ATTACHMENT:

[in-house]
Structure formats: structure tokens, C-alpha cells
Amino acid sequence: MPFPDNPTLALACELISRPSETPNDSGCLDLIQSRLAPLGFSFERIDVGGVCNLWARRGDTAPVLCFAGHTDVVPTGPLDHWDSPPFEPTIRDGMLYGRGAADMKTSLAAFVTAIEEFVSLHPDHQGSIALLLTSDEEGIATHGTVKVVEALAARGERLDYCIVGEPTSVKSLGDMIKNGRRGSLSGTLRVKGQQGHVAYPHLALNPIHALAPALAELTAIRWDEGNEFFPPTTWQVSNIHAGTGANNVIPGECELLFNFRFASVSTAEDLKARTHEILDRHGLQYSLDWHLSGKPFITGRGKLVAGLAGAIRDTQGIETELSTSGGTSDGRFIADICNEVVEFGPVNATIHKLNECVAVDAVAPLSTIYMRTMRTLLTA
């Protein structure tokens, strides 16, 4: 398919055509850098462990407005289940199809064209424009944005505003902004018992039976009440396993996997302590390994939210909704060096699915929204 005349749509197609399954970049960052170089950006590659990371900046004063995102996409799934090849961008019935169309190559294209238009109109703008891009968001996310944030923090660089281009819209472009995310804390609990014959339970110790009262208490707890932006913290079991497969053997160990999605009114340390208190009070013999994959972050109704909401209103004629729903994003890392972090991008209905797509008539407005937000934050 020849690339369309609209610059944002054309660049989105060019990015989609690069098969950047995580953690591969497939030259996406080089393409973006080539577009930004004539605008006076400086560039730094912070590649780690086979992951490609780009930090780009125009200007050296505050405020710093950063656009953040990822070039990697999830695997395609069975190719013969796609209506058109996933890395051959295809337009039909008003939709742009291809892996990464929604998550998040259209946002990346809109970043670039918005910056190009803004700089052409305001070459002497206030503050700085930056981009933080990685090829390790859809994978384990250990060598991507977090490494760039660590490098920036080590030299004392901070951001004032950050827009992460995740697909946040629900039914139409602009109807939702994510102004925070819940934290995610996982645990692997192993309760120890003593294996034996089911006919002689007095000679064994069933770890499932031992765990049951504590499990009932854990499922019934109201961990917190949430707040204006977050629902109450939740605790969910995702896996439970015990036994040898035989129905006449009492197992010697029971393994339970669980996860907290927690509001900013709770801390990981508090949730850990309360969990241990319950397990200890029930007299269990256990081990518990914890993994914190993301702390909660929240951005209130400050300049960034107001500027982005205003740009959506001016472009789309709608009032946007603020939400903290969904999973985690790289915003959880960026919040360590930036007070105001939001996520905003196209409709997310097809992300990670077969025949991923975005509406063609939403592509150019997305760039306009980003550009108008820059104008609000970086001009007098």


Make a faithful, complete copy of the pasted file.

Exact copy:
[in-house]
Structure formats: structure tokens, C-alpha cells
Amino acid sequence: MPFPDNPTLALACELISRPSETPNDSGCLDLIQSRLAPLGFSFERIDVGGVCNLWARRGDTAPVLCFAGHTDVVPTGPLDHWDSPPFEPTIRDGMLYGRGAADMKTSLAAFVTAIEEFVSLHPDHQGSIALLLTSDEEGIATHGTVKVVEALAARGERLDYCIVGEPTSVKSLGDMIKNGRRGSLSGTLRVKGQQGHVAYPHLALNPIHALAPALAELTAIRWDEGNEFFPPTTWQVSNIHAGTGANNVIPGECELLFNFRFASVSTAEDLKARTHEILDRHGLQYSLDWHLSGKPFITGRGKLVAGLAGAIRDTQGIETELSTSGGTSDGRFIADICNEVVEFGPVNATIHKLNECVAVDAVAPLSTIYMRTMRTLLTA
């Protein structure tokens, strides 16, 4: 398919055509850098462990407005289940199809064209424009944005505003902004018992039976009440396993996997302590390994939210909704060096699915929204 005349749509197609399954970049960052170089950006590659990371900046004063995102996409799934090849961008019935169309190559294209238009109109703008891009968001996310944030923090660089281009819209472009995310804390609990014959339970110790009262208490707890932006913290079991497969053997160990999605009114340390208190009070013999994959972050109704909401209103004629729903994003890392972090991008209905797509008539407005937000934050 020849690339369309609209610059944002054309660049989105060019990015989609690069098969950047995580953690591969497939030259996406080089393409973006080539577009930004004539605008006076400086560039730094912070590649780690086979992951490609780009930090780009125009200007050296505050405020710093950063656009953040990822070039990697999830695997395609069975190719013969796609209506058109996933890395051959295809337009039909008003939709742009291809892996990464929604998550998040259209946002990346809109970043670039918005910056190009803004700089052409305001070459002497206030503050700085930056981009933080990685090829390790859809994978384990250990060598991507977090490494760039660590490098920036080590030299004392901070951001004032950050827009992460995740697909946040629900039914139409602009109807939702994510102004925070819940934290995610996982645990692997192993309760120890003593294996034996089911006919002689007095000679064994069933770890499932031992765990049951504590499990009932854990499922019934109201961990917190949430707040204006977050629902109450939740605790969910995702896996439970015990036994040898035989129905006449009492197992010697029971393994339970669980996860907290927690509001900013709770801390990981508090949730850990309360969990241990319950397990200890029930007299269990256990081990518990914890993994914190993301702390909660929240951005209130400050300049960034107001500027982005205003740009959506001016472009789309709608009032946007603020939400903290969904999973985690790289915003959880960026919040360590930036007070105001939001996520905003196209409709997310097809992300990670077969025949991923975005509406063609939403592509150019997305760039306009980003550009108008820059104008609000970086001009007098």